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How To Get Out From Under The Information Crush

Our lives and ministries are constantly inundated with tons of information, emails, and communication - all finding it's way into multiple, digital inboxes. Communication is coming at us from dozens of different directions. Email inbox. Twitter DMs. LinkedIn Messages. SMS. And the list goes on and on.

Because as ministry leaders we have to face the daily onslaught of information, it is important to remember and apply several key best practices in handling all that information and communication. Here are a couple of thoughts....

First. Try to have all your inboxes flow into to the same place. It is too difficult to keep on top of and always be checking multiple inboxes. Now although I don't always like the idea of having even more email come into my inbox every day, I like the idea, even worse, of having to be on top of multiple inboxes increasing the risk of missing important communication. Therefore, it is nevertheless a good idea to have all your inboxes forward and flow their communication into a single email inbox that you'll be dedicated to checking consistently.

Second. Because you are going to be getting more email, you need to have in place a strict rule and practice to only handle each email once! This is key. You must process and deal with your email instead of letting it loiter and hang around in your inbox. The purpose of your inbox is to be a place to process and deal with email. Email must be acted upon. Here are 6 possible key ACTIONS that each email will fall into.

  • Deter. If the email is unimportant but it keeps finding its way into your inbox, unsubscribe, mark it as spam, or add it to a block list.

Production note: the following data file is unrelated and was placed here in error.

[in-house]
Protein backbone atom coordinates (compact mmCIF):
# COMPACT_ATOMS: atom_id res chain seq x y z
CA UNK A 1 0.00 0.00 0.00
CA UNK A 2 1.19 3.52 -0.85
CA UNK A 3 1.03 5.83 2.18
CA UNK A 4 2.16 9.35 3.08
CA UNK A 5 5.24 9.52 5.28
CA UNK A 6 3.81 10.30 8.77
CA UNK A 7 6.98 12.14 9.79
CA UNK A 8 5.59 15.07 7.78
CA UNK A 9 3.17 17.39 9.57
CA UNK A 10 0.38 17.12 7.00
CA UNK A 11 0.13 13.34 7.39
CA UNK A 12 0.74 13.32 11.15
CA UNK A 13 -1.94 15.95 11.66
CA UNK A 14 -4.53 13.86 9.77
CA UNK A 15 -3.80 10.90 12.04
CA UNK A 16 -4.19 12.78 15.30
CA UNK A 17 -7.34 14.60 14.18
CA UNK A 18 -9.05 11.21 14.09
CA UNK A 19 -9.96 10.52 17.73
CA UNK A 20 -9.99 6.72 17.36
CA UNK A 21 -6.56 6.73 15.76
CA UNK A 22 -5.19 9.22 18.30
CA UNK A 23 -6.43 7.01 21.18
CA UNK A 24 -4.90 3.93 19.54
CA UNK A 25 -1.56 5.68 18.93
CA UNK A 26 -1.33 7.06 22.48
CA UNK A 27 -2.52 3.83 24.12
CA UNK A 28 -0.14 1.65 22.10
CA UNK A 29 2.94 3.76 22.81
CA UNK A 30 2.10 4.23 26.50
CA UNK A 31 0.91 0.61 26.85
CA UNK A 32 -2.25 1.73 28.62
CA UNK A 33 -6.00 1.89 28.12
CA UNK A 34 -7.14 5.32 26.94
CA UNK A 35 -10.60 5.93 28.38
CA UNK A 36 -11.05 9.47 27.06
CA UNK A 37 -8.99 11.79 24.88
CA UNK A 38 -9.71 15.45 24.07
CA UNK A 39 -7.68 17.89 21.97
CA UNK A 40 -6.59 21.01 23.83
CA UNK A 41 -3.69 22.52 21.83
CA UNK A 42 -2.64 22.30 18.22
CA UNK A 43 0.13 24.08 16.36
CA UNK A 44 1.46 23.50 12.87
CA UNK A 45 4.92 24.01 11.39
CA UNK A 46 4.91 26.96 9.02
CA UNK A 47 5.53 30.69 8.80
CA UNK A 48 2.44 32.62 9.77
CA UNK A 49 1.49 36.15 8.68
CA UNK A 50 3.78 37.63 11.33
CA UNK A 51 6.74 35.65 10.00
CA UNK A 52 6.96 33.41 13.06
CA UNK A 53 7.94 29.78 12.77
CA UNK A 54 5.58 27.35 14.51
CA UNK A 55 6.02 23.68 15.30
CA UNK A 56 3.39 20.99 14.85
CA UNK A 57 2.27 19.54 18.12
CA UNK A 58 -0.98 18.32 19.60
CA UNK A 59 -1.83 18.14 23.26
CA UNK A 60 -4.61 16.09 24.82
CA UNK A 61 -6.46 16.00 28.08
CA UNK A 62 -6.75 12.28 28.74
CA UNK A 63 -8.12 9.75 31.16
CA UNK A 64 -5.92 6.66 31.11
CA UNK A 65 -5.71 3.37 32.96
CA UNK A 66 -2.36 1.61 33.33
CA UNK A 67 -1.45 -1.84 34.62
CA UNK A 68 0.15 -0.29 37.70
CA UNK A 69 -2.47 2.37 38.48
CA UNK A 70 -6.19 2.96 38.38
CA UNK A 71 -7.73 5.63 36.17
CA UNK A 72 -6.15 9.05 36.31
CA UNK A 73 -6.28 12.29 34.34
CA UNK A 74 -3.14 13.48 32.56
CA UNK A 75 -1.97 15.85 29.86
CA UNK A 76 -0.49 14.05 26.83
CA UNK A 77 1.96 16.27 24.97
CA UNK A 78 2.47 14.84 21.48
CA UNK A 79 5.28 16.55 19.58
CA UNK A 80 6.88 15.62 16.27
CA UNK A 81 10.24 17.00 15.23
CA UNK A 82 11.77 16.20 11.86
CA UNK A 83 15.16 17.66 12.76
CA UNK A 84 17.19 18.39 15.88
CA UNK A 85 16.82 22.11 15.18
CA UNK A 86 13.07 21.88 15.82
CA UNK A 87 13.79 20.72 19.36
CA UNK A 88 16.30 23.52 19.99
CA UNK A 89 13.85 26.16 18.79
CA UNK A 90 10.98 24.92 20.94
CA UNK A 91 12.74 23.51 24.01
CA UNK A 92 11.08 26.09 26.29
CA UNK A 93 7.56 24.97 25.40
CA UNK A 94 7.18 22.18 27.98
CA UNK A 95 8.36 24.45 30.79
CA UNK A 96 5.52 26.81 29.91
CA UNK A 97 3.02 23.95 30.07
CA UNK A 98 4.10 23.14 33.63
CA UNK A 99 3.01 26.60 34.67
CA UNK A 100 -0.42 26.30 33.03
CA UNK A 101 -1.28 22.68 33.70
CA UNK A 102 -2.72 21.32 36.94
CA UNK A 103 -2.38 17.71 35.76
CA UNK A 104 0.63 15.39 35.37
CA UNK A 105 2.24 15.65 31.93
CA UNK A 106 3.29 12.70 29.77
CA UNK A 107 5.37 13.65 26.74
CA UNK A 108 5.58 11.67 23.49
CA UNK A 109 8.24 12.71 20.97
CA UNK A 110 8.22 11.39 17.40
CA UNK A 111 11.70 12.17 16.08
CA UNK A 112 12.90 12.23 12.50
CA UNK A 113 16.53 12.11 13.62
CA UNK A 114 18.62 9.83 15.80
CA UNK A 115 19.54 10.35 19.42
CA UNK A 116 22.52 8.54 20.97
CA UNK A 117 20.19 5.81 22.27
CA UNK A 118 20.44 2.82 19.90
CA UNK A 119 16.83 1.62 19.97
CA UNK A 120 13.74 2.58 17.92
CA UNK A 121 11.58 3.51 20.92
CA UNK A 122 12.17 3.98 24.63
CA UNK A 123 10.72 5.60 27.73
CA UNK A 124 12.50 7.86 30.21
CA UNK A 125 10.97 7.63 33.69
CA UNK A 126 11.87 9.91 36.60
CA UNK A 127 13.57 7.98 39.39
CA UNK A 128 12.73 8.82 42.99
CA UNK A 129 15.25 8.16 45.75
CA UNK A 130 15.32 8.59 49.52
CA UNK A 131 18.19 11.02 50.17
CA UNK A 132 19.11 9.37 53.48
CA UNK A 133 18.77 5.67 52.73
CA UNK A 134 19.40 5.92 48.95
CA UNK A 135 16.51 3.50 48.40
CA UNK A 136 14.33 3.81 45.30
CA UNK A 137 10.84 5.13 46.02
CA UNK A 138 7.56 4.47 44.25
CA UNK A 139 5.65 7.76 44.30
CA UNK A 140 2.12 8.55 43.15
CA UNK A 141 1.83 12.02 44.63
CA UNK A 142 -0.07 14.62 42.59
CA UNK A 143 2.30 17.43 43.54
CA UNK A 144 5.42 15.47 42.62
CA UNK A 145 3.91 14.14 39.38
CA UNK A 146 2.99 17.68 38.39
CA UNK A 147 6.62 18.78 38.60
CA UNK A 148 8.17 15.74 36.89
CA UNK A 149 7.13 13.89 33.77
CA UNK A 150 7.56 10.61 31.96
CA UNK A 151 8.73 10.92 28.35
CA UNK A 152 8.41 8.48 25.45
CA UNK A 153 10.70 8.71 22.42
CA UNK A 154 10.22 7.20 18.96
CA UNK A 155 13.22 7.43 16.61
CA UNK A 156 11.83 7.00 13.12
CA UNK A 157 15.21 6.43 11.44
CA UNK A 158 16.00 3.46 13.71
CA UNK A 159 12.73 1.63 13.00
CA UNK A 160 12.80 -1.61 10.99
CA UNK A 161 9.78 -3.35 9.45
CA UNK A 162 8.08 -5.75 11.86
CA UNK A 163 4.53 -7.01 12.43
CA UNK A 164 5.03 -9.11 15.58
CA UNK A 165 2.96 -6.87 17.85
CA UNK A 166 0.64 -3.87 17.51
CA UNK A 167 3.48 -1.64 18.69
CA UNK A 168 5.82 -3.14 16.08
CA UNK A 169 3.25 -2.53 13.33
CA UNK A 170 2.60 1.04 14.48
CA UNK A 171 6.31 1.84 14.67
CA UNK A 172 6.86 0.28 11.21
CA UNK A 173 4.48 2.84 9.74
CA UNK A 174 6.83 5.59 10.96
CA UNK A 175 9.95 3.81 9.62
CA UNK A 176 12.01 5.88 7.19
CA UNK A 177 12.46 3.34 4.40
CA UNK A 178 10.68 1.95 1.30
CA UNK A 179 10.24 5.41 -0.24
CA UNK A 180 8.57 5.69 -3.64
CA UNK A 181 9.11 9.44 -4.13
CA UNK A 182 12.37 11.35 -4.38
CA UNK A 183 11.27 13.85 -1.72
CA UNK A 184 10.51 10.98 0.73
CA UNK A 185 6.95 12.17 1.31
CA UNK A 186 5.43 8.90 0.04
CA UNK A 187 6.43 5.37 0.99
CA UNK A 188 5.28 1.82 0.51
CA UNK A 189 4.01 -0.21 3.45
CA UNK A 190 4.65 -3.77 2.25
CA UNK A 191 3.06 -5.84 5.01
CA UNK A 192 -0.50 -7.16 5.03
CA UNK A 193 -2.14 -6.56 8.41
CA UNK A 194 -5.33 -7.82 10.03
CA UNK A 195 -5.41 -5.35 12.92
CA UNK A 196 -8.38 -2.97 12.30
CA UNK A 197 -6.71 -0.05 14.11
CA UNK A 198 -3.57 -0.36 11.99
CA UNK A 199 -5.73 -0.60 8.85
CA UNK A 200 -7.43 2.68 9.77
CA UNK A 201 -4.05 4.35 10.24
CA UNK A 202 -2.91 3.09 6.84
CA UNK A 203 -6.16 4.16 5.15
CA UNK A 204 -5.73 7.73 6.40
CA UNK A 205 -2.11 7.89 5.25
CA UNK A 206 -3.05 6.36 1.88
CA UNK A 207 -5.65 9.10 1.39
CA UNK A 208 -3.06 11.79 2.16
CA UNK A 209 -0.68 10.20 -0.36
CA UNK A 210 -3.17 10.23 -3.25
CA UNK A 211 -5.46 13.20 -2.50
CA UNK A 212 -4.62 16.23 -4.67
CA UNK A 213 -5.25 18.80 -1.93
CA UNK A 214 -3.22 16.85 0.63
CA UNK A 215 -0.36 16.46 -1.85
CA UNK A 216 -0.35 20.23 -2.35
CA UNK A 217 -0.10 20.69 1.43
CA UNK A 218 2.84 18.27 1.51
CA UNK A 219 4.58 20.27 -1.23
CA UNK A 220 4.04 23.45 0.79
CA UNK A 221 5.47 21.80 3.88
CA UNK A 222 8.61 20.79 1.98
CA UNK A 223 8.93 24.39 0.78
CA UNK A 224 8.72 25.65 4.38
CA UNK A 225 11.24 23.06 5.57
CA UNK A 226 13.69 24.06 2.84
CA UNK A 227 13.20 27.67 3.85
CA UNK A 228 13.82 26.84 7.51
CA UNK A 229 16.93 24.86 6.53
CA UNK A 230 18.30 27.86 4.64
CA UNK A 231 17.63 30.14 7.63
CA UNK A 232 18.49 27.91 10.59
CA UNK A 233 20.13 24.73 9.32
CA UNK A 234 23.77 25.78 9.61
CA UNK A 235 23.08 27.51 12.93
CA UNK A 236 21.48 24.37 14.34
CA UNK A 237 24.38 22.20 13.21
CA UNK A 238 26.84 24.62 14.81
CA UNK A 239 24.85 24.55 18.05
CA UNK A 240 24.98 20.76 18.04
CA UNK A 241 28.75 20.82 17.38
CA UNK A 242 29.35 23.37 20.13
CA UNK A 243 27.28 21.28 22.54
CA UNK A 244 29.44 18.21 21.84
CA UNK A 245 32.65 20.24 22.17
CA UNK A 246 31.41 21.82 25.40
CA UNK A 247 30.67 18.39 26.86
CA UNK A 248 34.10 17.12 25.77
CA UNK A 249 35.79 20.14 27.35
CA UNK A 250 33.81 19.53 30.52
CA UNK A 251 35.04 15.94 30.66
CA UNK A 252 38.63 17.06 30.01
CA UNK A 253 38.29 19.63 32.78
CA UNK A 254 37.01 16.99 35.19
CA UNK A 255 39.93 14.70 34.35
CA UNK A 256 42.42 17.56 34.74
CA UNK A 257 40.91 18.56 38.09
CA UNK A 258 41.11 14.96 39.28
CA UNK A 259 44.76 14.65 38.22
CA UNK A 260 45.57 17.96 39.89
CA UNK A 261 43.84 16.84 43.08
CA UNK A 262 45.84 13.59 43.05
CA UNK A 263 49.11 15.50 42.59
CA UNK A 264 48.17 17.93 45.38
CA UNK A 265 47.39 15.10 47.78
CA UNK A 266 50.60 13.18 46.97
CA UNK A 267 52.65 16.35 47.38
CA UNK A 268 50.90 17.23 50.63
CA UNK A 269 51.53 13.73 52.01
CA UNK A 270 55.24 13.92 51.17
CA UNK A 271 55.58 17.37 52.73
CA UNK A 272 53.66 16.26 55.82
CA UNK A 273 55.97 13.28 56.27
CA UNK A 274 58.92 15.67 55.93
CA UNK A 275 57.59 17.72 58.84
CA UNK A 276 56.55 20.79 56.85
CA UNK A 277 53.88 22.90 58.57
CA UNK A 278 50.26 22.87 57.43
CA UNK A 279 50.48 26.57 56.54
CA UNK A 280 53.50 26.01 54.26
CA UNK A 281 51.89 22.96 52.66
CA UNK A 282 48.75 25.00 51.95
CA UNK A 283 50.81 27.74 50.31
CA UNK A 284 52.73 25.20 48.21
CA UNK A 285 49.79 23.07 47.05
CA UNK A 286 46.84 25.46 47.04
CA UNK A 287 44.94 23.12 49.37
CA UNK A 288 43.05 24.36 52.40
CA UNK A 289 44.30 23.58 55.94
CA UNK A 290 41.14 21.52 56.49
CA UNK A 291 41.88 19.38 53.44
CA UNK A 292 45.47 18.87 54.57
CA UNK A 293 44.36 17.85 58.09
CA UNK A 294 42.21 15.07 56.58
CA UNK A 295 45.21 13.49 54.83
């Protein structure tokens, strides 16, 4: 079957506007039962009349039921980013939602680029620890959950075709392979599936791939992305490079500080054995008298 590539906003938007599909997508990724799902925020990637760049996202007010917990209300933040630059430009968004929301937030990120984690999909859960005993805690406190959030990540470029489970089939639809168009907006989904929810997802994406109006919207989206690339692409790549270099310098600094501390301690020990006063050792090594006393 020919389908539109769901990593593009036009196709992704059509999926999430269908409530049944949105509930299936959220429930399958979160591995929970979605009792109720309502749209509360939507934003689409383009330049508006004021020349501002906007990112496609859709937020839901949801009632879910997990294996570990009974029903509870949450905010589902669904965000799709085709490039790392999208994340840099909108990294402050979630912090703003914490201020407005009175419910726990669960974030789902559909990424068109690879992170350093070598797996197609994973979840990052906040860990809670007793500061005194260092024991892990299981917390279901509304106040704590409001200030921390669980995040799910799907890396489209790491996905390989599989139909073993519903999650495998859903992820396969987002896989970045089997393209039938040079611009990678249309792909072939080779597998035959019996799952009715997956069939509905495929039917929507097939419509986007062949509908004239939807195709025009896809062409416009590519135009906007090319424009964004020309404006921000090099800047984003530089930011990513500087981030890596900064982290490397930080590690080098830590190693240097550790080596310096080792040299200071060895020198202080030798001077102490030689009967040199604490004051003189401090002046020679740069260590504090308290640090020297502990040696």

• Discard. If the email is unimportant and needs no action, go ahead and delete it, just get it out of your inbox. Since most email clients have almost limitless email storage and fantastic search capabilities, it is unlikely you need to discard, but rather the next option will suffice.
  • Drawer. If it’s important information but needs no action, archive it or file it. 
  • Delegate. If it’s important but the email requires the action to be done by someone else, forward it to them. Yet it is important to put the email, delegated task, and open loop in a place that you are able to track and follow up on. I recommend the Active Inbox plug-in for Gmail which does this really well.
  • Do. If it’s important and you can do it in a few minutes, just act on it. Get it done and out of your inbox.
  • Date. If it’s important but you can’t do it now, add it to your calendar. Always add important things to your calendar, not just to a unspecific to-do list.
As you use these 6 D's for processing your inbox, it should help you get out from under the information crush that we all find ourselves fighting against every day.

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